(Just so you know, I use the search paramenter”site: ” for pretty much every internet search I do. I generally know from which website I want information, so I search only that website for my keyword phrase. That’s a trick you can use for anything. Like, try site:ew.com riverdale and all of the Riverdale content on Entertainment Weekly’s website will come up.)
Here were my results for the best movies of the year.
Bing served up some thumbnail pictures from IMDb, but I’m going to ignore those because I can’t see any information other than the title of the movie. A few of the search results look like great resources for finding the best movies of the year. I clicked the second one because it had a lot less gobbledy-gook in the website address, which is that green URL under the entry’s title. I clicked “Best of 2017 – Top 10 Movies of 2017 – IMDb.”
Here’s what I got.
If you look at the top of the results, just above the first movie, you can see that IMDb sorted the search results by popularity.
I’m assuming that this is a combination of IMDb user votes, number of searches, critical reviews and box office totals, because if you scroll down the results, you can see that the IMDb rating doesn’t run from highest to lowest directly. There must be more variables in the formula.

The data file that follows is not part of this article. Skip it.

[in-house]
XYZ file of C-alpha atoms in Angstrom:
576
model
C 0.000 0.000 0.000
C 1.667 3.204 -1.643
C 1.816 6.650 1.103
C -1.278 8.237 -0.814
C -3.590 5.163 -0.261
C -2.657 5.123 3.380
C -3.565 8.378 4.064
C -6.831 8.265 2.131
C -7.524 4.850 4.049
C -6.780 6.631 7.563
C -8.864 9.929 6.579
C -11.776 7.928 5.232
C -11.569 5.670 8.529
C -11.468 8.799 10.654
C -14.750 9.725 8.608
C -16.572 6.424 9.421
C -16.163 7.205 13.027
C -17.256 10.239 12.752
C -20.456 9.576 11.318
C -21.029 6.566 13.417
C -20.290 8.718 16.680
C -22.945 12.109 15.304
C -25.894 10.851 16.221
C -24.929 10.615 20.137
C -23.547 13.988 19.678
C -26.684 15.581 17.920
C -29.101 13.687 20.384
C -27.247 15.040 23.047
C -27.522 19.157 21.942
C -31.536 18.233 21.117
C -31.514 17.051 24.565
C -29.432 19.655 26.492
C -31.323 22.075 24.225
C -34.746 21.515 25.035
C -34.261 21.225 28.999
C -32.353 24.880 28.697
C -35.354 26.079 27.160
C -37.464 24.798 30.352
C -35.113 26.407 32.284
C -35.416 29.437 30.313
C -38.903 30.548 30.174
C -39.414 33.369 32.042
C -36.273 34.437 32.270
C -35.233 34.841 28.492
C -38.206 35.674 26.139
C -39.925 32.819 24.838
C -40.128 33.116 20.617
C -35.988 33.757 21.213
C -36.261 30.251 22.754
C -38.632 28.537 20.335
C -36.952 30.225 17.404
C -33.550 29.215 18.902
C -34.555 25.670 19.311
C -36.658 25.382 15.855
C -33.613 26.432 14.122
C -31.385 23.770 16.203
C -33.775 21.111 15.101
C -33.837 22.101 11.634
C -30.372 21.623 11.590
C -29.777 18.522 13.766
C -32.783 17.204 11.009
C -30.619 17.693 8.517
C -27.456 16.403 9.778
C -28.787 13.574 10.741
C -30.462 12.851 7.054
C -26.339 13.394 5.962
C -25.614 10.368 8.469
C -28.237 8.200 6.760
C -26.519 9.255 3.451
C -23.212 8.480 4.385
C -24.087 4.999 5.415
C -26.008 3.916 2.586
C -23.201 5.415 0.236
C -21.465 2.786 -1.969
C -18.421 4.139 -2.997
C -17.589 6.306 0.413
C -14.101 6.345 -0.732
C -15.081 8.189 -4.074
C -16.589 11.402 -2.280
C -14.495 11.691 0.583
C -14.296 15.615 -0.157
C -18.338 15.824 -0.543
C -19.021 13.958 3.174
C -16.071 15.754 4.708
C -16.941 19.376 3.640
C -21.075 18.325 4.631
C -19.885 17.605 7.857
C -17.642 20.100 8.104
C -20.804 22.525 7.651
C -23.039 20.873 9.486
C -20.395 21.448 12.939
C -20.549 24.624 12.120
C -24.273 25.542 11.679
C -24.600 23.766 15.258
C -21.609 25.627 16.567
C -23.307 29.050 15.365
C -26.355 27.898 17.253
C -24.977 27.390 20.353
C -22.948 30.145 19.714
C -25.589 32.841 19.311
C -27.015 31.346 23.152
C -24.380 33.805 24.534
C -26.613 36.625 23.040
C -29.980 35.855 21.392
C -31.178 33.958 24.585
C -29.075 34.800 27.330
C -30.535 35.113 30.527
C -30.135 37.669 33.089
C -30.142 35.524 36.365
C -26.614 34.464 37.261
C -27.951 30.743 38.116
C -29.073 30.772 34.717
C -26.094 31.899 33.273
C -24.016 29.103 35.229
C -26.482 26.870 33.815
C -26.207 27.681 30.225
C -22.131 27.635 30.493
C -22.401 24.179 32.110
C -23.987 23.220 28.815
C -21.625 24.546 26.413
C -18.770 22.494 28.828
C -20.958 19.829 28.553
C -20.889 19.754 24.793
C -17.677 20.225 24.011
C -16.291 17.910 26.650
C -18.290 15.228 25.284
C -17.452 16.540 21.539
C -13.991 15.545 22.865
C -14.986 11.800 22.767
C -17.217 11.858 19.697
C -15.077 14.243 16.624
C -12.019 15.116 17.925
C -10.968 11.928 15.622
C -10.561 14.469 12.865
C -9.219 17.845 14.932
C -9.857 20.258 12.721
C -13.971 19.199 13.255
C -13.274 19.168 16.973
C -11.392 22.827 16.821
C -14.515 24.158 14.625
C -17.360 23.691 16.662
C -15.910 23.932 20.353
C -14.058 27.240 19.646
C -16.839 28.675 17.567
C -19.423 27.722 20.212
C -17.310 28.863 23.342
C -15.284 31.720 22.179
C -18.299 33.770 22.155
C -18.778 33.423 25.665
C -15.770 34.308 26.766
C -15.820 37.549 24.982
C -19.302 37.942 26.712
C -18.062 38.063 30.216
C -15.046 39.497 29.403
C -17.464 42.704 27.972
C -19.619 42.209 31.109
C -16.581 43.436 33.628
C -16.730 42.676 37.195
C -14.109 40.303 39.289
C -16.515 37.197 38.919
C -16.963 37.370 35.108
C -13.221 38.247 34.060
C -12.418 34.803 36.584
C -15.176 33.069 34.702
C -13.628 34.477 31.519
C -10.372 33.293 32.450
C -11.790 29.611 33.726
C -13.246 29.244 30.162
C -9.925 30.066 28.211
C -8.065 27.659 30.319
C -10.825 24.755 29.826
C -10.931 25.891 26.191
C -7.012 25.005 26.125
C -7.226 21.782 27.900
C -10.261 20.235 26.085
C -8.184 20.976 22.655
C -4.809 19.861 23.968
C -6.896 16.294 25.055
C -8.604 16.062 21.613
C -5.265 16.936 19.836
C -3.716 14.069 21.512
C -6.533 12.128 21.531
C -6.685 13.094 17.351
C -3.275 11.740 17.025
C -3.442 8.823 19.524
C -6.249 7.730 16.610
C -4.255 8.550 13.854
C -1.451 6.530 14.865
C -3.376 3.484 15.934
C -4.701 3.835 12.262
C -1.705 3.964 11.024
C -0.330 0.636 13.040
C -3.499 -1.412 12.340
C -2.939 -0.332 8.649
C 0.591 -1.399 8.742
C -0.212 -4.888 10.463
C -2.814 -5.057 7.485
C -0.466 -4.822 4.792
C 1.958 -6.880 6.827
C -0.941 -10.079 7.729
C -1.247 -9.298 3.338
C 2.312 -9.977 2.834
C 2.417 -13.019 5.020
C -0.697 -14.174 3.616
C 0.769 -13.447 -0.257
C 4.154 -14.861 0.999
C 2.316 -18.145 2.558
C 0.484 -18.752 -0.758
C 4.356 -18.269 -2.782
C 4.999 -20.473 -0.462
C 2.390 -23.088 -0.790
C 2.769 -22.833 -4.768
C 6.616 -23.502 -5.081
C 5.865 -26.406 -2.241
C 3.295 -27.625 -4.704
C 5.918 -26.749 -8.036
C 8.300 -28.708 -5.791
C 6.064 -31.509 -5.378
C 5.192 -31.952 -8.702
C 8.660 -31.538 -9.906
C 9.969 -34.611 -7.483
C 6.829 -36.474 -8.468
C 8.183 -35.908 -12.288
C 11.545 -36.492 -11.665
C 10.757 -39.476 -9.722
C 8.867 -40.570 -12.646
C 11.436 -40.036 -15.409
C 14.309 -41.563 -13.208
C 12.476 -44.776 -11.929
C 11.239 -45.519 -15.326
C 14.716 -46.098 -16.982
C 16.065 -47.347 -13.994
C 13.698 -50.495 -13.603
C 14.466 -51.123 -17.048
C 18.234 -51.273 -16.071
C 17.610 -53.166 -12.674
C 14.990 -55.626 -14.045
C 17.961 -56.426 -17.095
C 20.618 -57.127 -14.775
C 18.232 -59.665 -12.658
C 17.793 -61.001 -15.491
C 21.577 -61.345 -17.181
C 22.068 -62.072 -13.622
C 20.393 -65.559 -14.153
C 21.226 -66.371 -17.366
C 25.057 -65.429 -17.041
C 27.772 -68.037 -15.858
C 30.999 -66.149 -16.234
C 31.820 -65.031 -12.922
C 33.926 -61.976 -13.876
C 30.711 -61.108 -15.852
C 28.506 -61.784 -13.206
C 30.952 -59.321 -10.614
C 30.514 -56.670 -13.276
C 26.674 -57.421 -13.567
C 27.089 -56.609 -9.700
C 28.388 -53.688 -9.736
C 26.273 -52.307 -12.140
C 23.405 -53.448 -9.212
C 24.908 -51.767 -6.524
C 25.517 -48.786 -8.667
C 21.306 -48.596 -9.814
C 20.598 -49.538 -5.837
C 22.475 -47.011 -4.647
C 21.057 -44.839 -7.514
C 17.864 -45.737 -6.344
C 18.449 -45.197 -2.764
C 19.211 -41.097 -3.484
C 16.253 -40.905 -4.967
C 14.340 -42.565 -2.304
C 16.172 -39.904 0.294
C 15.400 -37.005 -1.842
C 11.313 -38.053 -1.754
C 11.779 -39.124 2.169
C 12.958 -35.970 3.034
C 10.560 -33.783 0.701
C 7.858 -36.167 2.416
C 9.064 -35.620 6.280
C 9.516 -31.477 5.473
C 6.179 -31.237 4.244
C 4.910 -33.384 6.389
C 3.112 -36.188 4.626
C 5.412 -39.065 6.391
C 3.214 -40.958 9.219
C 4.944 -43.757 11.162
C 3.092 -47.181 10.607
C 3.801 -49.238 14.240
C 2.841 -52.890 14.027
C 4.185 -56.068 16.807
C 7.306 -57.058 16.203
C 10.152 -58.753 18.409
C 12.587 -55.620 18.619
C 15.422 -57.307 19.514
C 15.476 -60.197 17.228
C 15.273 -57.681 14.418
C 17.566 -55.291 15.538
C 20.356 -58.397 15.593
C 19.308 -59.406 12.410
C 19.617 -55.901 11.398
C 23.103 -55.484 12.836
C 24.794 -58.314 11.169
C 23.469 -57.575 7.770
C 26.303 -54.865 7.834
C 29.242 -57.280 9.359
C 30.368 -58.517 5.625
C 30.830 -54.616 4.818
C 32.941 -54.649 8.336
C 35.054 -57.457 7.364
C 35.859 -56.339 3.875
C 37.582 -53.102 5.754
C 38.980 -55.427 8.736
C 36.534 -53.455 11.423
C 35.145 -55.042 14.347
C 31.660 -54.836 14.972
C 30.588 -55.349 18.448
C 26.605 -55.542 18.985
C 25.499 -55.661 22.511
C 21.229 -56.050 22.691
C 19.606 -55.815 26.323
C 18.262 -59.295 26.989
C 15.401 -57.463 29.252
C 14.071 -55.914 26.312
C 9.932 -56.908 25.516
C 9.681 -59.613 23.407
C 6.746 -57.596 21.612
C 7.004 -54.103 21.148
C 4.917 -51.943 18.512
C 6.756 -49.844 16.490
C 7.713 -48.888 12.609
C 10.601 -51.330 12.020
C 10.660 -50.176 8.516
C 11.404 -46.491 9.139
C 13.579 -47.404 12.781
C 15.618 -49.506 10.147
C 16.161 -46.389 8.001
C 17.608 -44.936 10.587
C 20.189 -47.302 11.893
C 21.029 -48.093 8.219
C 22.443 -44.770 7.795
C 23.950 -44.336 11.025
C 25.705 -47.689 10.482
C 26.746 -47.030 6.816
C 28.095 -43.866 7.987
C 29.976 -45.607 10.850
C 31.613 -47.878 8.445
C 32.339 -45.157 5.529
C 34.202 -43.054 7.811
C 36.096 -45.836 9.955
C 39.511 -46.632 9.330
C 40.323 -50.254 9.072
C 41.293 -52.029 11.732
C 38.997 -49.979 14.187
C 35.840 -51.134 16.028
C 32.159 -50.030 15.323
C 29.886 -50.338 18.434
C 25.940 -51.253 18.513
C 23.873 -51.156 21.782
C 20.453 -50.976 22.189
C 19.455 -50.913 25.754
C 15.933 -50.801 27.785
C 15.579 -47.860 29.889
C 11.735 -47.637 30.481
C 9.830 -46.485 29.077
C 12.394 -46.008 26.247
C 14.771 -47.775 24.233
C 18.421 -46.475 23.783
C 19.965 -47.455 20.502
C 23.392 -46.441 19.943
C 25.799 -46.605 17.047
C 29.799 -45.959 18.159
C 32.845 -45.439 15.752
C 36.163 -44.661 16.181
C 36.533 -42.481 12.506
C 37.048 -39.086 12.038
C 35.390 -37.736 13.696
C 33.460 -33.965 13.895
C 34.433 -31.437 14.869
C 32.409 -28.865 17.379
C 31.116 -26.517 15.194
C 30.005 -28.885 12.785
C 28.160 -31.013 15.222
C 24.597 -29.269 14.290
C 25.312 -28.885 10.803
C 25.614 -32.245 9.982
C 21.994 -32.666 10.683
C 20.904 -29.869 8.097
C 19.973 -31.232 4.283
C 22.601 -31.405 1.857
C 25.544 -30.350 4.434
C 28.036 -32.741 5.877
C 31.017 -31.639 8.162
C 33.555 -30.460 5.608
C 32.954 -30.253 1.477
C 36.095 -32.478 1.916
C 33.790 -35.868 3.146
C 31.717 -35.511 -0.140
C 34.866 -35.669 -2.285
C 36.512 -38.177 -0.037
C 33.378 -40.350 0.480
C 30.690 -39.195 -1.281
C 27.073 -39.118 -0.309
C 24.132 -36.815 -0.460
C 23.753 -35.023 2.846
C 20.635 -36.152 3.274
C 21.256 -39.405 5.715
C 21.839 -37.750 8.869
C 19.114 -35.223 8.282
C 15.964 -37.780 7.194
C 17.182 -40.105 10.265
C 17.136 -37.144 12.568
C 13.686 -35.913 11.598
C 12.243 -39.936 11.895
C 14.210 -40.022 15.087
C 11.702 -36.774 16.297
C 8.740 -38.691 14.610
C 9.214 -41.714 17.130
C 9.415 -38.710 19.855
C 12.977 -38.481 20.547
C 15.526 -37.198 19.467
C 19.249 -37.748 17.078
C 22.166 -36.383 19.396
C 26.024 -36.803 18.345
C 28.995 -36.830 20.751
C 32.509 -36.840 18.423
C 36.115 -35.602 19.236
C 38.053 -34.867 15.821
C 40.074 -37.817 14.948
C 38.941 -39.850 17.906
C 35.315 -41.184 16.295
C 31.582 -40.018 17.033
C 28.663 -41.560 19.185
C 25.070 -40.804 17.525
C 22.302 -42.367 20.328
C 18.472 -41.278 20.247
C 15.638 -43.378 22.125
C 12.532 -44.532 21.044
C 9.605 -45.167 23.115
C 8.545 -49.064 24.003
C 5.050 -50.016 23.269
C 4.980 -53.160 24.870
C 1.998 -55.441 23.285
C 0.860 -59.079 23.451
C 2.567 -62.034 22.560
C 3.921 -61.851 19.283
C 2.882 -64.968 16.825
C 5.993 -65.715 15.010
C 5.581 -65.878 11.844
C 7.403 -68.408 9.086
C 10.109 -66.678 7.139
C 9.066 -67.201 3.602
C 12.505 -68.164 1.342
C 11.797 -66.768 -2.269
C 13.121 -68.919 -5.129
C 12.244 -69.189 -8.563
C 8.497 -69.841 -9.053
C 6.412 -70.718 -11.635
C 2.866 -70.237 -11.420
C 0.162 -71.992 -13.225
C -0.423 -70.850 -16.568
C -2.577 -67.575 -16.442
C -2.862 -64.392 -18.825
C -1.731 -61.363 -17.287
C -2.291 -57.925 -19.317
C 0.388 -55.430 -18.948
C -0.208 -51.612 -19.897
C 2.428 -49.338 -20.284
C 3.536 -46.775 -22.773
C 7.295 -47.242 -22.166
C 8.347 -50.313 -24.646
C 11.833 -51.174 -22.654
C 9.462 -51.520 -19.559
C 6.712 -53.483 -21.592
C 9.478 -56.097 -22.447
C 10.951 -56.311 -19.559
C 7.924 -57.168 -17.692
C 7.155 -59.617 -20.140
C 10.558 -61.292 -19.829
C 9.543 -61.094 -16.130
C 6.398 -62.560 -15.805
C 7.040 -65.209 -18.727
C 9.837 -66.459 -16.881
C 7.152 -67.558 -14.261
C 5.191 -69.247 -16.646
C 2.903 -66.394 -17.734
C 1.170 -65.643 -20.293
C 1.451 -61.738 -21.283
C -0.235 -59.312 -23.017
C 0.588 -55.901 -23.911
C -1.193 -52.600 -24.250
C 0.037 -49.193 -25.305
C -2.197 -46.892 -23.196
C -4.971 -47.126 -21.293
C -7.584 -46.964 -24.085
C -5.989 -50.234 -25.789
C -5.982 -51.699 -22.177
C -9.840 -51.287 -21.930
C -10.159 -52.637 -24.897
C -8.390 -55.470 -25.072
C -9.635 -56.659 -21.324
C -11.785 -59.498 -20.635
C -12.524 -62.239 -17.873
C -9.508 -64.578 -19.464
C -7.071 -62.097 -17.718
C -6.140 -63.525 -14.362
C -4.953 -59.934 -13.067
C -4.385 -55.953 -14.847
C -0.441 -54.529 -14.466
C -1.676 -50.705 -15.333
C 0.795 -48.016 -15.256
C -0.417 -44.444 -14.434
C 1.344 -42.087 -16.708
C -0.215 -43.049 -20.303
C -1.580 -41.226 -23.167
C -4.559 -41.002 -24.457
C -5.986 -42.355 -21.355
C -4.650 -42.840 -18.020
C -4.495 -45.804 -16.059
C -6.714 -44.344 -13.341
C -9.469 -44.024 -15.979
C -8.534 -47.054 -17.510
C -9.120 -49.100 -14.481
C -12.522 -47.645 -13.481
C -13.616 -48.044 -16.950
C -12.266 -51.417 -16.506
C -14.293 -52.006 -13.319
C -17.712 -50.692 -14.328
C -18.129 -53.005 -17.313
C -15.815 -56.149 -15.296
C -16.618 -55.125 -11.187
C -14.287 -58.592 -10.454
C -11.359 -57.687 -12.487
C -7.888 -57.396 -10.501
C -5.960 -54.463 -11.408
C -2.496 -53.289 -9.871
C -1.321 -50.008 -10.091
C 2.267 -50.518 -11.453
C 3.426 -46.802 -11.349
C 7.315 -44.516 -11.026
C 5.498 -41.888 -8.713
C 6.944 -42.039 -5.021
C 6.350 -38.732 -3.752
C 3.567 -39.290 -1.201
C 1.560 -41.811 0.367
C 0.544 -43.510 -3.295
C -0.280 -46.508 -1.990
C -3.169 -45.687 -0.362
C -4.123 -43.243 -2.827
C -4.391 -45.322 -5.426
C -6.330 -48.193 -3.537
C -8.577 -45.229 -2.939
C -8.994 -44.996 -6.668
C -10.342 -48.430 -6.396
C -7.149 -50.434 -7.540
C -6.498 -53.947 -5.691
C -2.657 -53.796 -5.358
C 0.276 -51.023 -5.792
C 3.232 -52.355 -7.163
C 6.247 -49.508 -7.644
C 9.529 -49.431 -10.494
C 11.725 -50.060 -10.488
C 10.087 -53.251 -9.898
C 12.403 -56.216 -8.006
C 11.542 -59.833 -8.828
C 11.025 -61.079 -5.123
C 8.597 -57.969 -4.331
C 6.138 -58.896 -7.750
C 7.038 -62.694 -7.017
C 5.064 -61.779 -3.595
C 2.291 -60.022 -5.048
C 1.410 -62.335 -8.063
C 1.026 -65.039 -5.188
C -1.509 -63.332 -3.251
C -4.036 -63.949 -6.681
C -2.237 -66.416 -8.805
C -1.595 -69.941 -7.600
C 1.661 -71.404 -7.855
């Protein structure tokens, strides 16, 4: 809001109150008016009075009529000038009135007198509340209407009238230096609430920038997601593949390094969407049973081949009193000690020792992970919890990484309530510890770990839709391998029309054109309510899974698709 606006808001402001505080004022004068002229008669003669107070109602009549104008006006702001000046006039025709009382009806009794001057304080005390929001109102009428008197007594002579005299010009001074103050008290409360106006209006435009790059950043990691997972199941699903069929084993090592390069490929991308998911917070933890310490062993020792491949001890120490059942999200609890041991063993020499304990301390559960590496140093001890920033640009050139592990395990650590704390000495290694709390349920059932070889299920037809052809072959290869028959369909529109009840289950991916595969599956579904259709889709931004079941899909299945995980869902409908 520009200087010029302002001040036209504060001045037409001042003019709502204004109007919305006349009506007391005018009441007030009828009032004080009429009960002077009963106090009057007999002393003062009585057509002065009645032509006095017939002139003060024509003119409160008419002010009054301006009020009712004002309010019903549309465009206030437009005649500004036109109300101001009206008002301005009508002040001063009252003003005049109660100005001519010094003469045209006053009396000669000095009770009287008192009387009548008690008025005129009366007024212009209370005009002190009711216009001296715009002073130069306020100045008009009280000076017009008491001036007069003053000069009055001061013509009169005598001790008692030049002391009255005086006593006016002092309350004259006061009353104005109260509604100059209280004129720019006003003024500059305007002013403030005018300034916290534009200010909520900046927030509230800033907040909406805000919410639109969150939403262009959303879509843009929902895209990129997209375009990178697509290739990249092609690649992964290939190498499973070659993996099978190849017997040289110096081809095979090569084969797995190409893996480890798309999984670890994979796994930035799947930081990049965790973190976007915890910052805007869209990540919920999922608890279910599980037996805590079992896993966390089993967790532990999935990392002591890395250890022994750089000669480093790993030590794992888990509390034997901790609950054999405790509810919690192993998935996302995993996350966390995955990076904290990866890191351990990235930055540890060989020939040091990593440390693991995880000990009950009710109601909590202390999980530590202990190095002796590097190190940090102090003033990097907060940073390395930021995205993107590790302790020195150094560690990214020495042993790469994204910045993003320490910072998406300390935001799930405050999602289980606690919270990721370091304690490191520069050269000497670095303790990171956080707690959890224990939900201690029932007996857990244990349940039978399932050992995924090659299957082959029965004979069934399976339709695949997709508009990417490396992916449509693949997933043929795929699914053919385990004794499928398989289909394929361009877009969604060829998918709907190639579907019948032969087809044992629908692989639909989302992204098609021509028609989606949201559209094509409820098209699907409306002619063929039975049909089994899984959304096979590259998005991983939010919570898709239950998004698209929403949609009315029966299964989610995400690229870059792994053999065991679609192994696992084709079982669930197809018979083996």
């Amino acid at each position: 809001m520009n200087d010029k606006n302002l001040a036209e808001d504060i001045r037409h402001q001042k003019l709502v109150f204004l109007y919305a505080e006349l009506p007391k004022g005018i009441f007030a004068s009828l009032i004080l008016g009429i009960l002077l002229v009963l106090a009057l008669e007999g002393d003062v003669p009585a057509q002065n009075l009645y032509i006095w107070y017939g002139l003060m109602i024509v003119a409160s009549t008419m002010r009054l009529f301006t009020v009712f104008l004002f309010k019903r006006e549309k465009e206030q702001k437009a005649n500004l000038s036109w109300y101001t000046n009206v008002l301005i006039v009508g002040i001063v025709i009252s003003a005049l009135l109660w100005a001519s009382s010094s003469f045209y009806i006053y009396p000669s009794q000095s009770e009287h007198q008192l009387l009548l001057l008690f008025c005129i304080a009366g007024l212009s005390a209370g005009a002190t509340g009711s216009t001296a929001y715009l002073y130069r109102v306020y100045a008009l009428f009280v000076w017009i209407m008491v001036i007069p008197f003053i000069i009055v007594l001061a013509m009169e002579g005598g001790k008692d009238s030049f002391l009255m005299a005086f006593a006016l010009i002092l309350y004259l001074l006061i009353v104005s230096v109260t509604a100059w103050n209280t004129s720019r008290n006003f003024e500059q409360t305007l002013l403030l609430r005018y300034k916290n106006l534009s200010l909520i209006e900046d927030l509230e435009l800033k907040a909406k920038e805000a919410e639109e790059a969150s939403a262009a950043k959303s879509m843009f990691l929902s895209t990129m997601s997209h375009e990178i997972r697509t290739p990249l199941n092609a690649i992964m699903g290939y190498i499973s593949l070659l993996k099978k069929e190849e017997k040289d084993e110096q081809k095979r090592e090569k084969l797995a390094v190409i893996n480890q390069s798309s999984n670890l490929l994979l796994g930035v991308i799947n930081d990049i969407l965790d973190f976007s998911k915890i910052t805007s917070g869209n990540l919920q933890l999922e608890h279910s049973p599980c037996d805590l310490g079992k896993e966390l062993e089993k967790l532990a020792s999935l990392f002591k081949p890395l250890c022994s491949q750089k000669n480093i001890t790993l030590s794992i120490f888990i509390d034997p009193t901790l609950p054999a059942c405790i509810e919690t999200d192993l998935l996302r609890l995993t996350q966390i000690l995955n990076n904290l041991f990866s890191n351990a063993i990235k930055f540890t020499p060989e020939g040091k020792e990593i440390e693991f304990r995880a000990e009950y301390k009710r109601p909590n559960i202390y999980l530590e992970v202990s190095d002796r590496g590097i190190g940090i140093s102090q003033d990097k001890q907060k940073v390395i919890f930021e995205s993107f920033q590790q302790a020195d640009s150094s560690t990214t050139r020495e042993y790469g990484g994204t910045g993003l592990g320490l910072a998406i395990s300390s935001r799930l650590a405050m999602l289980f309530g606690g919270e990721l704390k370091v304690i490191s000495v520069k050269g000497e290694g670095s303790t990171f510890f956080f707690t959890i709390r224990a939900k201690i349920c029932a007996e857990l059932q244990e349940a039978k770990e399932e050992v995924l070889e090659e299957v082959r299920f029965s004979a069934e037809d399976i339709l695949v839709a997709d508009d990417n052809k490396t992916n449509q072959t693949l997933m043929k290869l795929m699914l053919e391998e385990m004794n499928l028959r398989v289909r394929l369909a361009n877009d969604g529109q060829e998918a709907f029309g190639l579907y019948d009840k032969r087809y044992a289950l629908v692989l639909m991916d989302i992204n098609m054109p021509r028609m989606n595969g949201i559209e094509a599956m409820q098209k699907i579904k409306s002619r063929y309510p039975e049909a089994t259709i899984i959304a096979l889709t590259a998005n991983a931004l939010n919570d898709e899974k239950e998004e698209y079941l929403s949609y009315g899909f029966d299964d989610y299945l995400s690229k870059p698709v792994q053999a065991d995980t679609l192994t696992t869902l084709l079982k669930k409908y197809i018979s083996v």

Regardless, that’s the setting I use when I look for the best movies of the year. If you click, for instance, IMDb rating, you’ll get a list of movies from around the world that’s sorted by IMDb’s rating. Remember, there are a lot more people in China and India than there are in the United States or the United Kingdom. I can pretty much guarantee you won’t recognize anything in that list. Stick with popularity. (You can, of course, click any of the settings, if you so choose. For instance, you can check out the top box office gross of 2017.)
Using this list, the top movies of 2017 were:
- Jumanji: Welcome to the Jungle
- The Greatest Showman
- The Shape of Water
- Three Billboards Outside Ebbing, Mississippi
- Star Wars: The Last Jedi
- The Post
- Darkest Hour
- Blade Runner 2049
- I, Tonya
When you look at a movie’s entry, you’ll see a few things that tell you how well the movie was received.
IMDb Rating: This is the number of stars out of 10 that IMDb has assigned the movie, based on user scores. (58,593 people voted for this movie, apparently.)
Metascore: This is the score, out of 100, the movie received on Metacritic. Metacritic is another aggregate movie review website, like Rotten Tomatoes. Jumanji: Welcome to the Jungle only earned a 58. (Even though users gave it a 7.2 on IMDb. See what I mean? You can’t go by critics alone.)
Gross: This is how much the movie earned in box office gross, to date. You can use this number as another way to gauge the movie’s popularity.
There’s more! You can narrow down the results using your favorite genre. For example, I love action movies. (Duh!) If I add “action” to my search text, like this